Powerful Decks in Standard's First Week

by Simon Nielsen on 05 October 2018, Friday

Simon Nielsen

While Guilds of Ravnica has yet to be released in paper Magic, our vigilant Magic Online grinders have already been playing through the new Standard format for a week. And the results are rather...aggressive.

By now, people have generally figured out that Runaway Steam-Kin is a powerful option for a mono red aggro deck. And that Flower // Flourish is a great for Selesnya decks to have a high land count while also giving them access to a powerful finisher at the top of their curve. And that History of Benalia is way better than the amount of play it saw last format would suggest. And that Pelt Collector into Kraul Harpooner is a effective alternative curve to Llanowar Elves into Steel Leaf Champion for Mono-Green Stompy decks.

So where does this leave our brave readers who want to venture into this aggressive new world of Magic Online leagues, or perhaps a release weekend PPTQ? I think you’d want to play some powerful stuff that is somewhat well suited to beat aggro decks. Generally, powerful anti-aggro midrange decks have had success early on the format. And how wrong can we really go by just jamming the best spells?

So here are four deck suggestions that try to do exactly this!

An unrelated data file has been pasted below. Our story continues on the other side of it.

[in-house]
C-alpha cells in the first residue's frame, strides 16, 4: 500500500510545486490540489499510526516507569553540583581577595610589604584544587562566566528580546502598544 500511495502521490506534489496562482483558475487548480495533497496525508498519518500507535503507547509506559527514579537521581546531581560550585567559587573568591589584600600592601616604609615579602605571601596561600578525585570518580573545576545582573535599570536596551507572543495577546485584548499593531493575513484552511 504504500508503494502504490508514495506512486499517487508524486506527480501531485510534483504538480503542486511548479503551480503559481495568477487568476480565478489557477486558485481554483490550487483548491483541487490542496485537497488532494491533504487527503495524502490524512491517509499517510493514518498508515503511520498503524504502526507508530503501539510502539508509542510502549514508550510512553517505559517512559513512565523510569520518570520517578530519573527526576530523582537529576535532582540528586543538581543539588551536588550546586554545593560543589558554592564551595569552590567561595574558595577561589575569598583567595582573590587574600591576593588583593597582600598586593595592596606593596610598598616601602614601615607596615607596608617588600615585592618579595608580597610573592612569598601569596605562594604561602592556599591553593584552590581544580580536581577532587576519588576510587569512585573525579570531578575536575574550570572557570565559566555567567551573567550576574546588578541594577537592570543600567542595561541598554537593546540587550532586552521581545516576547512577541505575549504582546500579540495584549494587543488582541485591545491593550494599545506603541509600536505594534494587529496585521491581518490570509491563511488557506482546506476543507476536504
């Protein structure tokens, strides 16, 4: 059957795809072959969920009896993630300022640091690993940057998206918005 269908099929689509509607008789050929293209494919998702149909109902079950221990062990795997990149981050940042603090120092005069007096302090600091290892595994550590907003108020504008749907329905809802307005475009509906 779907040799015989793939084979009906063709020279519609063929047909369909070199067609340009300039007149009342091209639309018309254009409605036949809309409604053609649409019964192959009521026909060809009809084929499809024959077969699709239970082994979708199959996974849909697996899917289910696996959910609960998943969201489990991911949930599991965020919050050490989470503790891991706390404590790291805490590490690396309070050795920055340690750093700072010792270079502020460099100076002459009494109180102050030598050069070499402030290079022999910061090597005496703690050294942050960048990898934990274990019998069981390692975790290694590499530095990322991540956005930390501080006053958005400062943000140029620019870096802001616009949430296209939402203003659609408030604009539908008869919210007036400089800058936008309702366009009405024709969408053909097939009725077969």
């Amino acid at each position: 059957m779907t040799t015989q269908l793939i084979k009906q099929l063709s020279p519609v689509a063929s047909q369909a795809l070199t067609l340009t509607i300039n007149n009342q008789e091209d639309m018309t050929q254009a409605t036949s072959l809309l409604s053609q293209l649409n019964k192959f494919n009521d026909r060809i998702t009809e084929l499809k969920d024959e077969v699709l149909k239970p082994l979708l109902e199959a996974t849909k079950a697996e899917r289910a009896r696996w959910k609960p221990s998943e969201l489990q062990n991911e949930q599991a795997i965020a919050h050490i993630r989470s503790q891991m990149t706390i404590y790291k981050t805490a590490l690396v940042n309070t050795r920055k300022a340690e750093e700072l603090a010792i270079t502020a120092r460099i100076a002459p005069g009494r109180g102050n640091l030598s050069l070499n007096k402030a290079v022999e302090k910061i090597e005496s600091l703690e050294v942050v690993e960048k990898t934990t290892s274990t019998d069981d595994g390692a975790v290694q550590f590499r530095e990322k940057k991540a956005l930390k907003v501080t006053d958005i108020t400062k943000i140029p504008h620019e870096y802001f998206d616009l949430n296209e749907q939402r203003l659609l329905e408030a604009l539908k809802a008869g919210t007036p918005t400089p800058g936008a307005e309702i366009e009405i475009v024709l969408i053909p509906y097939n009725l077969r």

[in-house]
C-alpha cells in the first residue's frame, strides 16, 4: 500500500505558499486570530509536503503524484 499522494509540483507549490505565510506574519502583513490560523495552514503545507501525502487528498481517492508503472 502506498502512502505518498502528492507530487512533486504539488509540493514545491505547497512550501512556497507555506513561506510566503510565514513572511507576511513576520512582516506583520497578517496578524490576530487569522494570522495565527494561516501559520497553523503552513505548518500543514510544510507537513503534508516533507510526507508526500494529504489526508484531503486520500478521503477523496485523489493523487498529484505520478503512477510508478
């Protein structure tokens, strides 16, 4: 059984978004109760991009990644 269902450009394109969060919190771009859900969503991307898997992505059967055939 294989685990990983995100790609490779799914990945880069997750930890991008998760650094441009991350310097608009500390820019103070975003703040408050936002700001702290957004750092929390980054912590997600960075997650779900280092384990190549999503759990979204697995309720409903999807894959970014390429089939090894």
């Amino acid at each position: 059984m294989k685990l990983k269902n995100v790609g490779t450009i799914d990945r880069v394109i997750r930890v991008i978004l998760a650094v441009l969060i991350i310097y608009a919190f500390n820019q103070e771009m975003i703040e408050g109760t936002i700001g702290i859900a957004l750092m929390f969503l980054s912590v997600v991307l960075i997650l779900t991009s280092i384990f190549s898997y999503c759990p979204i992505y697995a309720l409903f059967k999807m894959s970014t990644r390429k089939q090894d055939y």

Path of Mettle

Now that the all-powerful Kaladesh block has rotated out, we can start to seek out overlooked cards from the previous year. We already know from Search for Azcantaand Arguel's Blood Fast how great these cheap transform enchantments can be. Path of Mettle is an oft-forgotten one, but powered by new Boros cards it could have its place in the metagame, especially if people feel like they can play X/1’s again.

My first encounter with this version of the deck was when I was watching a late-night stream from Buttons Gaming, just zapping around Twitch channels. I came in as his opponent ultimated Ajani, Adversary of Tyrants. The emblem stayed in play for ten turns until Buttons had finally ground through it and won the game. That made me realise that this deck doesn’t have to rely on curving out; it can also muscle out the opposition in the late game, similarly to how Red-Black Midrange operated last format.

One big change I made to Buttons's list was to change up the manabase with the addition of 4 Boros Guildgate to enable maindeck Goblin Chainwhirler. I’m always a big proponent of functional manabases and spend a lot of time making sure I’m not getting too greedy with the spells I want to cast. While you might think that playing four tapped lands in an aggro deck is heresy, think about Red-Black last format again. That deck played 4 Canyon Slough and sometimes even some Cinder Barrens. And that was totally fine, because while the deck sometimes got free wins by curving out, you certainly didn’t need to do so as the deck had more than enough staying power if the game went long.

Path of Mettle does ask us to fill up our deck with creatures that meet certain requirements, but luckily most of these would see play in a regular Boros deck anyway. And I’ve found that the payoff of a flipped Path of Mettle really rewards us. You can even completely switch your gameplan and sit behind a wall of first strike blockers while Metzali, Tower of Triumph keeps any flyers at bay. And while they’re not dealing you any damage, they take 2 damage each turn until they die.